’People cannot access the legal support and we see when people use the portal [that] it is a very difficult system to navigate,’ says chairman

There are growing concerns that changes to the personal injury system are leaving more injury victims unable to access legal support and compensation.

That was according to Julian Tomlinson, chairman at motor legal expenses company Alps, who said the Official Personal Injury (OIC) portal has seen a reduction in the number of claims that are pursued to a settlement and the level of awards.

The whiplash regulations were introduced in 2021 and formed part of the Civil Liability Act 2018.

As part of this, the OIC portal was setup in May 2021 to reduce the number and cost of whiplash claims in England and Wales.

“When the government moved to reduce the use of claims management companies with schemes such as the whiplash reforms, we welcomed it,” Tomlinson said.

“I think everyone was pleased to see an end of the phone calls offering after the event (ATE) legal services.

“However, what this has done is create a situation where the ability to find legal help to support any personal injury claims has been severely limited.”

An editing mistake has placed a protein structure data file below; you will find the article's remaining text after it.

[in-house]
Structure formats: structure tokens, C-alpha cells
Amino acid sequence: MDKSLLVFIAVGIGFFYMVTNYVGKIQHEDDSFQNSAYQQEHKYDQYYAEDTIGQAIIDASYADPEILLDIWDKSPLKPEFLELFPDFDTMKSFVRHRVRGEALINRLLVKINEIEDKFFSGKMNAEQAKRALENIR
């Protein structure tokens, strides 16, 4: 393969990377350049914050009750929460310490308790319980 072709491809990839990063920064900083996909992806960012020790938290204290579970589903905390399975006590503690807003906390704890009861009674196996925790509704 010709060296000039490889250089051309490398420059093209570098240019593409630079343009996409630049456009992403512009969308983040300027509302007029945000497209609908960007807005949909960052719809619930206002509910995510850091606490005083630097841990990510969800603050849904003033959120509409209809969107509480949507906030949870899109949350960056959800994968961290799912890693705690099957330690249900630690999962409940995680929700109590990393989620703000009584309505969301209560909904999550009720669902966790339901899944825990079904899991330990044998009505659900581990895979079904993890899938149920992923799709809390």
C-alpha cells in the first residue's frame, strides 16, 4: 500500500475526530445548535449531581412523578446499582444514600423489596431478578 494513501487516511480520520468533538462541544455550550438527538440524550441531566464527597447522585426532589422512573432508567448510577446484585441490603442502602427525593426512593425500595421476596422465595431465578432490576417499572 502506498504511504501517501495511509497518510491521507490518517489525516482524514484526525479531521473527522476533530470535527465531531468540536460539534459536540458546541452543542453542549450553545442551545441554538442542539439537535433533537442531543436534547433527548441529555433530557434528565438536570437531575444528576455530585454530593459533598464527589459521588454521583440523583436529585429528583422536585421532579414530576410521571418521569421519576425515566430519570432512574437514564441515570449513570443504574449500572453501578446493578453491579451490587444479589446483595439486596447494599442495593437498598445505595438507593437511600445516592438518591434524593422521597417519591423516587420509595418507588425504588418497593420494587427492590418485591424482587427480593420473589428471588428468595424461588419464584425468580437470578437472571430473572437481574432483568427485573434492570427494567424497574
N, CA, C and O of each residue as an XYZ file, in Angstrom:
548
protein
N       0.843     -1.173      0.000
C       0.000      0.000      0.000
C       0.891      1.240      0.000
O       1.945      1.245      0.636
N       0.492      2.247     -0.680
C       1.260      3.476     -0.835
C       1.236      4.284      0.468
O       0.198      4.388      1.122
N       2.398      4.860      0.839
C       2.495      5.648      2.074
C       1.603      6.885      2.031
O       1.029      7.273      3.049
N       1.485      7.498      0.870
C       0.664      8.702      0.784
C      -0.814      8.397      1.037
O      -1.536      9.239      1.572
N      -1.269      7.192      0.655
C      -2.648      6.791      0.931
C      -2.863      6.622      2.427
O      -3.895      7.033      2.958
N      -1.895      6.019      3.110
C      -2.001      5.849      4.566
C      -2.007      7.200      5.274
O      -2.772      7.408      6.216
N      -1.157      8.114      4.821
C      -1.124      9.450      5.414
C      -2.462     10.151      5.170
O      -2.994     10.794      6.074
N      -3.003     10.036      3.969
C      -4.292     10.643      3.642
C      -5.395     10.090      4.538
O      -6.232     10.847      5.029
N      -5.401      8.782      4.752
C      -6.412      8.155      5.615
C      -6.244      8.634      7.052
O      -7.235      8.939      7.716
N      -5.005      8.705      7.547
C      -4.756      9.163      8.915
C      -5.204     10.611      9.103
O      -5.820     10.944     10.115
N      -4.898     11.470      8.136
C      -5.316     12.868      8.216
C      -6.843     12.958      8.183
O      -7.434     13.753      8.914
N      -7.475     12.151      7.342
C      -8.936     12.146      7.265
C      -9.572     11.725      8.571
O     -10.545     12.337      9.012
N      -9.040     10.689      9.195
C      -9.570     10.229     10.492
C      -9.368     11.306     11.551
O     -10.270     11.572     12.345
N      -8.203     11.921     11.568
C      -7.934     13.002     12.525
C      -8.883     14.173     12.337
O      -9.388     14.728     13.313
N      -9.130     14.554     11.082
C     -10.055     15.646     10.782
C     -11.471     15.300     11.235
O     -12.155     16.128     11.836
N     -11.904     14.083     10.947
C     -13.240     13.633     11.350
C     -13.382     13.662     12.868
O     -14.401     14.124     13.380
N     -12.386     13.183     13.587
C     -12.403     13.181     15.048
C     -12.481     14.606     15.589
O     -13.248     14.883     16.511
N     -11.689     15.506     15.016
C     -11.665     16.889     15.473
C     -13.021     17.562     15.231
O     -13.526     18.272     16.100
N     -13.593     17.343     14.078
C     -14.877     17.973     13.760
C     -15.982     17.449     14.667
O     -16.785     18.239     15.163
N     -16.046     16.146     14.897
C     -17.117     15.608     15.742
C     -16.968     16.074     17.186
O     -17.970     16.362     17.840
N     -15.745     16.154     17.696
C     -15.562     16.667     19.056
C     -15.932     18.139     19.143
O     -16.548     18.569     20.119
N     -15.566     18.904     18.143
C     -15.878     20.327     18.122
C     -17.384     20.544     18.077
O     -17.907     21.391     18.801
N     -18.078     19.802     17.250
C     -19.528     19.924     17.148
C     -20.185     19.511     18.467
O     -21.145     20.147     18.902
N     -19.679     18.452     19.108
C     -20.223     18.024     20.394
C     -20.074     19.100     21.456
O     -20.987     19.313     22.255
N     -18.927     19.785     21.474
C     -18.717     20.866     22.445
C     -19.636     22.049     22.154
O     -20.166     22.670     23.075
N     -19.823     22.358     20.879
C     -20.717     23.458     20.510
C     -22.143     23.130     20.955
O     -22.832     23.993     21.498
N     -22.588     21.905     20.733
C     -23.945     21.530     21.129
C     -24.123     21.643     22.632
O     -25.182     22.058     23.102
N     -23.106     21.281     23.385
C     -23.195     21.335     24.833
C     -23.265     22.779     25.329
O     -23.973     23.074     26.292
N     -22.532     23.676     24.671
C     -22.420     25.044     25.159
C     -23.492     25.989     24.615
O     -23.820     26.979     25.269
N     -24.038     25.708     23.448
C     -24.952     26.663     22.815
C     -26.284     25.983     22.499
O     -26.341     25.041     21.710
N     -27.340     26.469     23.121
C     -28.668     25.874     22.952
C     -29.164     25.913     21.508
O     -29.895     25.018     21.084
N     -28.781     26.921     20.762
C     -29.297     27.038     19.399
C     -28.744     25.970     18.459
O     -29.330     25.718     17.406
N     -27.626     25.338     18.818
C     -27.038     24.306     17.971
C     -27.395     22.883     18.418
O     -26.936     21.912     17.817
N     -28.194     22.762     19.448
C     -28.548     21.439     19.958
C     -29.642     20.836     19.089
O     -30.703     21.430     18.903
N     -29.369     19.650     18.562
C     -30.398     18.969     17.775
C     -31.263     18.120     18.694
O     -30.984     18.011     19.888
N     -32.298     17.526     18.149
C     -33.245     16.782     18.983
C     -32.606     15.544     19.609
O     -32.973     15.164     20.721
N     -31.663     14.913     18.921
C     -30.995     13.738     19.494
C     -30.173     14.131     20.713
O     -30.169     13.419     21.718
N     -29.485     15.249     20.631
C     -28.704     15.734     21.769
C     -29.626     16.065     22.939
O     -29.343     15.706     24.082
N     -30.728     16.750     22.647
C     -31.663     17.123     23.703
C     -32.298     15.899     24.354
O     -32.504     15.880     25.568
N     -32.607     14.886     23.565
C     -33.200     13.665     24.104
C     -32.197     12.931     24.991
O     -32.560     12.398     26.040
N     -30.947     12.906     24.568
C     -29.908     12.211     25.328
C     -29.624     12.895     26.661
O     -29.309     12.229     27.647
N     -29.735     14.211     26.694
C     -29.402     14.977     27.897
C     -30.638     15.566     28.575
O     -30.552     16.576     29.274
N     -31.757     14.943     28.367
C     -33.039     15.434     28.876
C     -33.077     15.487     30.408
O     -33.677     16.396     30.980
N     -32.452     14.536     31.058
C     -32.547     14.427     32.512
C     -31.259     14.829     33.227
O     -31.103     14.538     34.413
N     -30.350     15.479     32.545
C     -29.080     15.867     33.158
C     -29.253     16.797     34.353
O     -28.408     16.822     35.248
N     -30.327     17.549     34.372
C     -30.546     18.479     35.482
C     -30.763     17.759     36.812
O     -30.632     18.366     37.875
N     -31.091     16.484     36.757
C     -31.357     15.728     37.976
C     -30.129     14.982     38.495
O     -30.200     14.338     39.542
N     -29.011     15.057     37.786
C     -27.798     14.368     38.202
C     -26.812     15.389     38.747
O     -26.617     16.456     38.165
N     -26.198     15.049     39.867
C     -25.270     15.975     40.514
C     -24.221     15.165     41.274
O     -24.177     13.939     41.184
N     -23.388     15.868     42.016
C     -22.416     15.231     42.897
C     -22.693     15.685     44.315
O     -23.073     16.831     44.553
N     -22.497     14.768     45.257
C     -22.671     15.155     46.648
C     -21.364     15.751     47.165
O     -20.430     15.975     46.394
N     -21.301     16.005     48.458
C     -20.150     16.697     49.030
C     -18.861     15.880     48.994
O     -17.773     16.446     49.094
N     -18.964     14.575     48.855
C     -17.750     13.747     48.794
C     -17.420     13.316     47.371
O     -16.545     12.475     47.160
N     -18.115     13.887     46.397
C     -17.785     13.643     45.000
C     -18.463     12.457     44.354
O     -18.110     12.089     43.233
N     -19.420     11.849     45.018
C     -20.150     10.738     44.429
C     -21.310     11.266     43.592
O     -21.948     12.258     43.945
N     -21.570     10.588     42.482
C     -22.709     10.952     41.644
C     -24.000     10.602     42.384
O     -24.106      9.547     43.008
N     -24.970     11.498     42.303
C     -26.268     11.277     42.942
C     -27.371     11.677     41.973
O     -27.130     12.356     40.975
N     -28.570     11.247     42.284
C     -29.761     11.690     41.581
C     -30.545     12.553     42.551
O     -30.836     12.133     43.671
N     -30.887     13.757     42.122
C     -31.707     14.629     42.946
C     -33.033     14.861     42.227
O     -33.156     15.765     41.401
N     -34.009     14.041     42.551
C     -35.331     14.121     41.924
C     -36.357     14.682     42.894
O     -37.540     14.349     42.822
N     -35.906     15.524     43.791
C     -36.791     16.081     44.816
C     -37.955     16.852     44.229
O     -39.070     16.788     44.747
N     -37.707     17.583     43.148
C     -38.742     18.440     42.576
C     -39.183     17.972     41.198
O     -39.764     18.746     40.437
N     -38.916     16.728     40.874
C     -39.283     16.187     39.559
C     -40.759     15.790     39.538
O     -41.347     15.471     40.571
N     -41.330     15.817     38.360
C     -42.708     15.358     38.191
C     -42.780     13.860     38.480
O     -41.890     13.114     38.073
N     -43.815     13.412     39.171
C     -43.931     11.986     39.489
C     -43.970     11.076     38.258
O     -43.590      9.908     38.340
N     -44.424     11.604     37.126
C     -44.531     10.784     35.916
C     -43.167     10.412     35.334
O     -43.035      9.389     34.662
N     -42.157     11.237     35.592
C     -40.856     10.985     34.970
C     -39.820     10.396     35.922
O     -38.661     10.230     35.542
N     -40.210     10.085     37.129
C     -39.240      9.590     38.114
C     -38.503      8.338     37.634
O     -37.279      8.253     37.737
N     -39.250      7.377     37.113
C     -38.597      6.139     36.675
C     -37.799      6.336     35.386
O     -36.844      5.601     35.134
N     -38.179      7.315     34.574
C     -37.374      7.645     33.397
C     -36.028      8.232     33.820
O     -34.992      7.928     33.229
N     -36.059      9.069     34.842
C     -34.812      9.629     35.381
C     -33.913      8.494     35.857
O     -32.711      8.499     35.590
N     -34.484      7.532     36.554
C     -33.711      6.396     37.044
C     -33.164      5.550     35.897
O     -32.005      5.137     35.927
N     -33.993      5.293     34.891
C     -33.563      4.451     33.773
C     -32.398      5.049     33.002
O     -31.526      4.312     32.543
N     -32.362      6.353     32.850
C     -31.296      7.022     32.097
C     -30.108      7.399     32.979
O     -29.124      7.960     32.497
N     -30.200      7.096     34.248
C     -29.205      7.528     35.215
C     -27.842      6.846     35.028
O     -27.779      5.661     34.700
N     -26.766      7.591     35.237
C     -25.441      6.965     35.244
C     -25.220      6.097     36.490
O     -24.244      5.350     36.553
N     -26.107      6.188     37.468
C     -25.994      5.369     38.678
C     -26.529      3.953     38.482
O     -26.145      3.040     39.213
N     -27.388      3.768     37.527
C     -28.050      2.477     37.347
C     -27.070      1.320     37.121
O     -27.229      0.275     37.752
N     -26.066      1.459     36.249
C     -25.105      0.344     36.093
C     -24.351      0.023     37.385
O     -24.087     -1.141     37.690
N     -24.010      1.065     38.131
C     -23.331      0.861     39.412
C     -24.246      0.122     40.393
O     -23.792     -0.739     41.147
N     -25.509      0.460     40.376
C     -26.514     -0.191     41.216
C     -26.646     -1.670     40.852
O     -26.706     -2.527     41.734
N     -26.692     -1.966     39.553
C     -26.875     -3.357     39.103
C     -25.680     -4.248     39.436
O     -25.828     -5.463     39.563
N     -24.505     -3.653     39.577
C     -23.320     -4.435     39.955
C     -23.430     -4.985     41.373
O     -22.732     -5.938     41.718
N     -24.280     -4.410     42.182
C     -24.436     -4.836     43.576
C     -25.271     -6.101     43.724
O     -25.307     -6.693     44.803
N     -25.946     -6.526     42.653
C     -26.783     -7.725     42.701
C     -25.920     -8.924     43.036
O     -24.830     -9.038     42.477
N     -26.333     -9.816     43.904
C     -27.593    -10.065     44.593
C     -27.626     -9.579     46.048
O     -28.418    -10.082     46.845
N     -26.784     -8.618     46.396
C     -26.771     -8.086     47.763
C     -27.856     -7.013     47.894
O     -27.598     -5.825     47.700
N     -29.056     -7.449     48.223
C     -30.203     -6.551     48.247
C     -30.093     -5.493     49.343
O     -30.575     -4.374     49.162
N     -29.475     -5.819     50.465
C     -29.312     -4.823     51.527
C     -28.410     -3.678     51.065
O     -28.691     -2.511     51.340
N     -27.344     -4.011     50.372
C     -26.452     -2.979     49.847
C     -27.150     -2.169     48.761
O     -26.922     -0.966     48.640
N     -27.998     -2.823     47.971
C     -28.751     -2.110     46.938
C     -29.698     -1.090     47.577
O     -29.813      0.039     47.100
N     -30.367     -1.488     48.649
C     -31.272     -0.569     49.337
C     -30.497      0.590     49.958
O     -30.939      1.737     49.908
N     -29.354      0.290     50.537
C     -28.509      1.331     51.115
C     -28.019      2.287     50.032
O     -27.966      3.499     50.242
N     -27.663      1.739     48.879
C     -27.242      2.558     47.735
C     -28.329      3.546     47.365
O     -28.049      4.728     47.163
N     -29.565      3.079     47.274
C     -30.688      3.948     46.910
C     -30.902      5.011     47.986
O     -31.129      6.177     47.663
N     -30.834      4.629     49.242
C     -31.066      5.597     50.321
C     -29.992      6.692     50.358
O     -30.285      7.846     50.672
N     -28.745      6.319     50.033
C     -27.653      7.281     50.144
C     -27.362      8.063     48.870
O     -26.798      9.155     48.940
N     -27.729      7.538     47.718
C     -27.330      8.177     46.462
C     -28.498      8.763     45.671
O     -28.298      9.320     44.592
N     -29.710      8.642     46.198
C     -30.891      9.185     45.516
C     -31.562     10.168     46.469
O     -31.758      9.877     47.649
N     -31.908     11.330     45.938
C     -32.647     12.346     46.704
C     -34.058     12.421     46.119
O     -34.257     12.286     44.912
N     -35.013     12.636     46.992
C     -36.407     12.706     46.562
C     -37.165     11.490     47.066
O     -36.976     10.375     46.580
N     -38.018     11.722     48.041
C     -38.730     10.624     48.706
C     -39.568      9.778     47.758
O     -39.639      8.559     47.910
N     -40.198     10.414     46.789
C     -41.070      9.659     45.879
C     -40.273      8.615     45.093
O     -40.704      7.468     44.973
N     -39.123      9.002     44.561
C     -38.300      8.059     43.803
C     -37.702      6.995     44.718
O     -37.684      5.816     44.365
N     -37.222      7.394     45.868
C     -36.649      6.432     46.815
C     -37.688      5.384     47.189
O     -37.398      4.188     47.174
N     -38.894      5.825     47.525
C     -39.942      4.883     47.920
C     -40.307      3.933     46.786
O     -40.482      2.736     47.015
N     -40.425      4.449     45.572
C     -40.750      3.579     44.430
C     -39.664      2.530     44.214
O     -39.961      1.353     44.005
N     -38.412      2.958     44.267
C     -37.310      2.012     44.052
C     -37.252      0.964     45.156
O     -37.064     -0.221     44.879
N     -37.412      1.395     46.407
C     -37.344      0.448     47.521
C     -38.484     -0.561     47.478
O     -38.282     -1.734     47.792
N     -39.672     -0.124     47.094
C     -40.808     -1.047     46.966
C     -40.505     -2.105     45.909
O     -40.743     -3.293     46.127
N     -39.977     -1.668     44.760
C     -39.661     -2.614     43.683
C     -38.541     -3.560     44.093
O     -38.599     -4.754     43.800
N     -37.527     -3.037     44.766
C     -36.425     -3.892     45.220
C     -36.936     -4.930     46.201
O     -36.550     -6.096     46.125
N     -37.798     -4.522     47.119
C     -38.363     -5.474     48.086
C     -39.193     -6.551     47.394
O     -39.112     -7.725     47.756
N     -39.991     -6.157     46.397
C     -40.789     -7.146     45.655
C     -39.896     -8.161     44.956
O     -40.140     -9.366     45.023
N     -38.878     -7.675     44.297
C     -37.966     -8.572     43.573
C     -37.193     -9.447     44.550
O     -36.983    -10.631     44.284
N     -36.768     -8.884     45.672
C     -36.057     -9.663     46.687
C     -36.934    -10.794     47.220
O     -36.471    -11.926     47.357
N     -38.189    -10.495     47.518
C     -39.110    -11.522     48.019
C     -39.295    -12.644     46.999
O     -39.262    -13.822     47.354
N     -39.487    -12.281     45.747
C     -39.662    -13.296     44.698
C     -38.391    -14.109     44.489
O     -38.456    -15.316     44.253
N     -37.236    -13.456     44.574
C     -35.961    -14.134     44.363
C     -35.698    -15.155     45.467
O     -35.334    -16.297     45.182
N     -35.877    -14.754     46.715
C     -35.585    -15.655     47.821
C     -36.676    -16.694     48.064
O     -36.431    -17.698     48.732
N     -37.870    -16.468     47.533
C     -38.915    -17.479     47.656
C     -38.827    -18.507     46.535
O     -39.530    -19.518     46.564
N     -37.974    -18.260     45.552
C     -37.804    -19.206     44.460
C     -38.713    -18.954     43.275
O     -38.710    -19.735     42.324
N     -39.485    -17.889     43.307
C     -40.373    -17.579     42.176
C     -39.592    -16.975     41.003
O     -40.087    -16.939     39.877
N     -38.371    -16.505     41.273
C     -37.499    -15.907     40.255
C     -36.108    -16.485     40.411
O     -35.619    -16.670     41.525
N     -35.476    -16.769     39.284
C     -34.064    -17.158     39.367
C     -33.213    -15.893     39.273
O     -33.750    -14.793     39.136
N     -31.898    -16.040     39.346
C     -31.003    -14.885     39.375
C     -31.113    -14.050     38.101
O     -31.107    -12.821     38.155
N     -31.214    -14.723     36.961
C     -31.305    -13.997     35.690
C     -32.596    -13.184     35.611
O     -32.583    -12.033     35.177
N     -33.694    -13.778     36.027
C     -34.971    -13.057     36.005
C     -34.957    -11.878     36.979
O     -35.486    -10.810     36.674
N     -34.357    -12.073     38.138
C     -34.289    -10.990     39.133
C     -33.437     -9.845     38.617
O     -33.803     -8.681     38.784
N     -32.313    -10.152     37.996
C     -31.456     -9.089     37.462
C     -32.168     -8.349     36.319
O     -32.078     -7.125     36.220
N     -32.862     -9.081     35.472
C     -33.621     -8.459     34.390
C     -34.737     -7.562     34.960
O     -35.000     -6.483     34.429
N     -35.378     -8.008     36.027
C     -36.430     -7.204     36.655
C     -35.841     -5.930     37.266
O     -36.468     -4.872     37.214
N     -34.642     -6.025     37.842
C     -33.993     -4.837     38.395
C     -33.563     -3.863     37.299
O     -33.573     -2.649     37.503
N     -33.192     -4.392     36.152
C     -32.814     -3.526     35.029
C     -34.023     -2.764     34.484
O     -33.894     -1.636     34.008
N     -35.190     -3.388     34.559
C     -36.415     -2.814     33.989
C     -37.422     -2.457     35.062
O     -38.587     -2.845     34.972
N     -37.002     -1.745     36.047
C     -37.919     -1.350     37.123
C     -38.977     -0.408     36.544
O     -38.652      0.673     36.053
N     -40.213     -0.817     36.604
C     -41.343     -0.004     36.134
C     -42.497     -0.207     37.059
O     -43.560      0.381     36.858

This came after data from the OIC showed that 68,098 claims were submitted between January and March 2024, lower than the 76,590 reported during the same period in 2023.

“It is not a case of people no longer having accidents and suffering injury,” Tomlinson said.

“People cannot access the legal support and we see when people use the portal [that] it is a very difficult system to navigate.”

The data also showed that of the 68,098 claims submitted between January and March this year, 30,861 were settled.

Tomlinson said the average compensation award had fallen as well.

“In the past, if you suffered a whiplash injury which continued for 12 months, the average award was £4,000.

“Under the new portal, that award is now £1,300.

“The level of damages is falling, the number of cases has fallen sharply as have the number that are being settled.

“We were told the result of this would be a reduction in the costs of insurance premiums, but that if not something we have seen as yet.”


He added that discussions with brokers have seen Alps look to highlight the need for greater vigilance when it comes to how clients should be supported when it comes to personal injury claims.

“We have said brokers need to pay attention to the product in front of them,” Tomlinson added.

“We know cost is an issue and there are some products which are removing personal injury cover to reduce costs.

“Brokers need to understand if and how the product has changed at renewal. It may well not be obvious, but it needs to be identified.

“In a new era of customer duty, brokers need to be careful and they need to understand if anything has changed and communicate [it] to the customer.”